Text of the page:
Conventional dishwashers often do not kill all the harmful microorganisms left on plates, bowls, and cutlery. They also require long cycle times that use large quantities of electricity, and the soap pumped in and out is released into water sources, polluting the environment.
Superheated steam dishwashers could provide a more effective, environmentally friendly solution. In Physics of Fluids, by AIP Publishing, researchers from the Technical University of Dortmund and the Technical University of Munich simulated such a dishwasher, finding that it killed 99% of bacteria on a plate in just 25 seconds.
The model of an idealized dishwasher looks like a box with solid side walls, a top opening, and a nozzle at the bottom. A plate covered with a heat-resistant strain of bacteria is placed directly above the nozzle. Once the plate reaches a certain threshold temperature in the simulation, the microorganisms are deemed inactivated.
“Steam comes out of the nozzle at a very high velocity. We can see shocks, and the turbulent flow that is created has eddies and vortices,” said author Natalie Germann, of the Technical University of Dortmund. “We also include heat transfer, which shows how the heat changes in the simulation box and the condensation on the solid surfaces.”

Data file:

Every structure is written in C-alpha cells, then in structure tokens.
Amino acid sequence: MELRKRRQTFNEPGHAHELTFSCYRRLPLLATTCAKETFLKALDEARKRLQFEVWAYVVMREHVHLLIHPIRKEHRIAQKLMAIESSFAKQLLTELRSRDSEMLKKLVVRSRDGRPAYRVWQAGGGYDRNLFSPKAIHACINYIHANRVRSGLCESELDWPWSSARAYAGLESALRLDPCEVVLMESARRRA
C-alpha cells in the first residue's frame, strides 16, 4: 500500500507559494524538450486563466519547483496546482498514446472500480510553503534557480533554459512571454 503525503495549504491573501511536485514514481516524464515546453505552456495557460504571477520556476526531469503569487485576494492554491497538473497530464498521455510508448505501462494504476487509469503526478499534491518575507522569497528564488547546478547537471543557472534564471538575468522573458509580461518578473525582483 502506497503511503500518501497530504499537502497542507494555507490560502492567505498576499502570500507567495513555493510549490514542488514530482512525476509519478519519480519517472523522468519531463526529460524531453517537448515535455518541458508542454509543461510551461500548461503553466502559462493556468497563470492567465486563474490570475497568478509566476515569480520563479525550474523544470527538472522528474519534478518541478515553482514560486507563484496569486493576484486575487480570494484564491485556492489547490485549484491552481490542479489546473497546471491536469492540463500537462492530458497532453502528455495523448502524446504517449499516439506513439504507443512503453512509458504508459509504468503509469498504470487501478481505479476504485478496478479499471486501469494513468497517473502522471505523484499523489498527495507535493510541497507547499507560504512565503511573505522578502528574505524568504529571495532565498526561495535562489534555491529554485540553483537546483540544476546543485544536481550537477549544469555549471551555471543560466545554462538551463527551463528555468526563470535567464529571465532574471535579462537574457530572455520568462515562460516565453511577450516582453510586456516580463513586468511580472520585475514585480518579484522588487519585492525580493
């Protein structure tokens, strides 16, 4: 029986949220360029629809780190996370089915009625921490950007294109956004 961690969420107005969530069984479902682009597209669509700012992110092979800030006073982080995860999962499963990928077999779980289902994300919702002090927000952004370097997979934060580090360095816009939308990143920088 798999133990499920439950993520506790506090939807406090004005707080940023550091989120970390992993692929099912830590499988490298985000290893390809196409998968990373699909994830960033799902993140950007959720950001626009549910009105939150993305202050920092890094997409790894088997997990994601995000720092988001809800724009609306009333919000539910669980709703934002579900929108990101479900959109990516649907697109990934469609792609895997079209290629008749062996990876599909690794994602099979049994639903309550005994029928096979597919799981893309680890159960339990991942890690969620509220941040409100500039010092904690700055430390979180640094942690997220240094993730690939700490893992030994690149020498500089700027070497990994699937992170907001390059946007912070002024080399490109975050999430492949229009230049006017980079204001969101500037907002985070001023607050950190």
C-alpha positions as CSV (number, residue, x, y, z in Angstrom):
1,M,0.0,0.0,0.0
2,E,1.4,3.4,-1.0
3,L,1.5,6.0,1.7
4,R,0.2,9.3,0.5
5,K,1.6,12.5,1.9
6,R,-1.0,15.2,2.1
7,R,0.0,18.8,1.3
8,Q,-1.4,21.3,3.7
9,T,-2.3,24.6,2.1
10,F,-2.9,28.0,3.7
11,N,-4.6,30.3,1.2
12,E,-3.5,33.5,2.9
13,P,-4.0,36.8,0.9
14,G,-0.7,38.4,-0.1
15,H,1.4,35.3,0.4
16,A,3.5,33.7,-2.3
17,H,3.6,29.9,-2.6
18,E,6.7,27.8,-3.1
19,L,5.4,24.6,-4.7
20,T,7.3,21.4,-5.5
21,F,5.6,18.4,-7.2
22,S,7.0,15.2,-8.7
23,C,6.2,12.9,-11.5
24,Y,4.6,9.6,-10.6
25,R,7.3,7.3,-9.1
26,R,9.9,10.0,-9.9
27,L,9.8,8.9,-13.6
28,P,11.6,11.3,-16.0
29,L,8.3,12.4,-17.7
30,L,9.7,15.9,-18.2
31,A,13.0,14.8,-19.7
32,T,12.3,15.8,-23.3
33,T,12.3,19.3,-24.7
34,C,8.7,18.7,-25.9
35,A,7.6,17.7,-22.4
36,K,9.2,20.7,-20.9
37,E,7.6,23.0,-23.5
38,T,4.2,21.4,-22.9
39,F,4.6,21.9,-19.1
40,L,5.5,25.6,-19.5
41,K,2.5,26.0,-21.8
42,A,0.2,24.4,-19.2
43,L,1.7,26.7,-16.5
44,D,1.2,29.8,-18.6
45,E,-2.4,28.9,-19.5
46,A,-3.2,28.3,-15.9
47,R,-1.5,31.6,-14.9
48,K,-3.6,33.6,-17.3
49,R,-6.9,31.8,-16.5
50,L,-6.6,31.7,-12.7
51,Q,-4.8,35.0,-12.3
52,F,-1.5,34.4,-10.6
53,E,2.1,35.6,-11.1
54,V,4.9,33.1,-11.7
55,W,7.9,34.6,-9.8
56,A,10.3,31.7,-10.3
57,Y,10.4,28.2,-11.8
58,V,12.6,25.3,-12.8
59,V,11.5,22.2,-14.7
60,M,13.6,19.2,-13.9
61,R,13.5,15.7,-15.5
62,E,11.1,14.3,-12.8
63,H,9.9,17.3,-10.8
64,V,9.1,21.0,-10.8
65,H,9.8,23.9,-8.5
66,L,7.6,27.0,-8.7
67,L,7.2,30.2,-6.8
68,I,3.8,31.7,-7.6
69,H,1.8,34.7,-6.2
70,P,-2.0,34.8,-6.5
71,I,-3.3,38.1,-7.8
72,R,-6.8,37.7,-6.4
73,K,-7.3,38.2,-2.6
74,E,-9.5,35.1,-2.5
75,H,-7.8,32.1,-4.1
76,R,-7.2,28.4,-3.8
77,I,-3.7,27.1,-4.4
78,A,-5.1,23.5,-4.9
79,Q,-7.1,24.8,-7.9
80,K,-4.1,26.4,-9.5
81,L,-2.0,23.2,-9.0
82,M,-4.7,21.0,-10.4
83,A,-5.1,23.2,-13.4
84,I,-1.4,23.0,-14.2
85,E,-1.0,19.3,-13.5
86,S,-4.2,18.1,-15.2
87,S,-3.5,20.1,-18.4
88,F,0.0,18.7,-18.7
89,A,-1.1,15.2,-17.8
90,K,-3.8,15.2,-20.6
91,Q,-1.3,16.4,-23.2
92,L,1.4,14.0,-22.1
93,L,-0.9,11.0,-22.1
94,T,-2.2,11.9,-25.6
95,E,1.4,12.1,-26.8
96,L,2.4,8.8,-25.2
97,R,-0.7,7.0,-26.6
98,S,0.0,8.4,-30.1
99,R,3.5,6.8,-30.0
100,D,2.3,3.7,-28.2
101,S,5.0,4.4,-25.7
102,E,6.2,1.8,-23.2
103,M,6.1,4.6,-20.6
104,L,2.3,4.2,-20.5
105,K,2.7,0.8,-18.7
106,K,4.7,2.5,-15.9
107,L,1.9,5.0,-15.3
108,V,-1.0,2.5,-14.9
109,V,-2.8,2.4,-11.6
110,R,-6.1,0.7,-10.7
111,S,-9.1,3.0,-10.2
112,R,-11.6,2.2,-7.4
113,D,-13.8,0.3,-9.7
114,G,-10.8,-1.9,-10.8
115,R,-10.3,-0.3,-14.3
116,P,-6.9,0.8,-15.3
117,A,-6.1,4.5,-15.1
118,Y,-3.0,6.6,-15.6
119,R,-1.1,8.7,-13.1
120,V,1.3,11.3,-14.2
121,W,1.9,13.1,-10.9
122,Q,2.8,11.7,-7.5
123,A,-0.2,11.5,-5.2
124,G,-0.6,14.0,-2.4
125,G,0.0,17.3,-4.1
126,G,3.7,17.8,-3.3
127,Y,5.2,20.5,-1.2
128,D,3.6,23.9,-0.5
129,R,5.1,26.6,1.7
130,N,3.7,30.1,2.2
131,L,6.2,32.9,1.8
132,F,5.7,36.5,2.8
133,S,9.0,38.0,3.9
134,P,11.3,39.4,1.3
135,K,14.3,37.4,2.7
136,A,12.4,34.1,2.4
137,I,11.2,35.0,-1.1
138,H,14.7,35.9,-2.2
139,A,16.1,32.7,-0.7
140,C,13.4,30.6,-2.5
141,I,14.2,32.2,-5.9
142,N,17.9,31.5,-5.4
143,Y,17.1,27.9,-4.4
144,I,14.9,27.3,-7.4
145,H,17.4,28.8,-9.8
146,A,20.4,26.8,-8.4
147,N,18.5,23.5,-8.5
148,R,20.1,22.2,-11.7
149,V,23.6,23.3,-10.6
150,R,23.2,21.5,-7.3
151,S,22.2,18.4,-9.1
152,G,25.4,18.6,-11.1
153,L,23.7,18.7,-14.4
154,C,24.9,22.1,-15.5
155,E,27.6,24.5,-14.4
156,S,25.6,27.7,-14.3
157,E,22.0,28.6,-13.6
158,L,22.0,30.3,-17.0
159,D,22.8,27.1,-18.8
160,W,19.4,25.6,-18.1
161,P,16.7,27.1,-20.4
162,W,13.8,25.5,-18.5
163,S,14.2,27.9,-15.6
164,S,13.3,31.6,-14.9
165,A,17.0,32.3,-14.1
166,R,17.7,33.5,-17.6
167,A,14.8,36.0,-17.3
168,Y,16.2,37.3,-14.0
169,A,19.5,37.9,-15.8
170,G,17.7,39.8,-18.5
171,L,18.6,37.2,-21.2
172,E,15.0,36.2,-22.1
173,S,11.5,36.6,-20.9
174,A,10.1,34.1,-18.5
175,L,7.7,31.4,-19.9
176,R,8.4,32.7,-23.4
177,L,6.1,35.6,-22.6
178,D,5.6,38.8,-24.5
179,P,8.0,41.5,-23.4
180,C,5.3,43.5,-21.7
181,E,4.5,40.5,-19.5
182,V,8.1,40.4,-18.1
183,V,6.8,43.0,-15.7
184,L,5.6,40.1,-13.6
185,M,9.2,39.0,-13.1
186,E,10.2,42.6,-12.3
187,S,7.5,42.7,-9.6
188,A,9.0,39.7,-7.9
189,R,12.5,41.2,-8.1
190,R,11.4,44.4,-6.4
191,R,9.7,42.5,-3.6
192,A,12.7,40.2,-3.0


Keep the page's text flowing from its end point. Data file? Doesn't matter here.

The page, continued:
The shock waves, created by the high velocity of the steam, are reflected at surfaces in the dishwasher. While the team focused on bacteria in this work, the shocks could be used to effectively remove food debris in the future.
“Our study helps determine the strength of the shocks, the position of the shocks, and the vortices that are created inside the dishwasher,” said author Laila Abu-Farah, of the Technical University of Munich. “These things are very important for arranging the items or objects inside the dishwasher and the placement and orientation of the nozzles.”
While the simulations show quick inactivation of the bacteria, actual applications of the dishwasher would include more than one plate and therefore require more time. However, the researchers believe it would still be much faster and more effective than conventional technology.
The superheated steam dishwasher would initially cost more but would pay off in the long run with savings on water, electricity, and detergent. It would be ideal for use in restaurants, hotels, and hospitals, which must meet high hygienic standards.
“We confirmed that the dishwasher application using superheated steam is promising,” said Germann. “This is the first work combining fluid dynamics and heat transfer with phase change and bacterial inactivation. It thus lays the foundation for future computational research and further technical work.”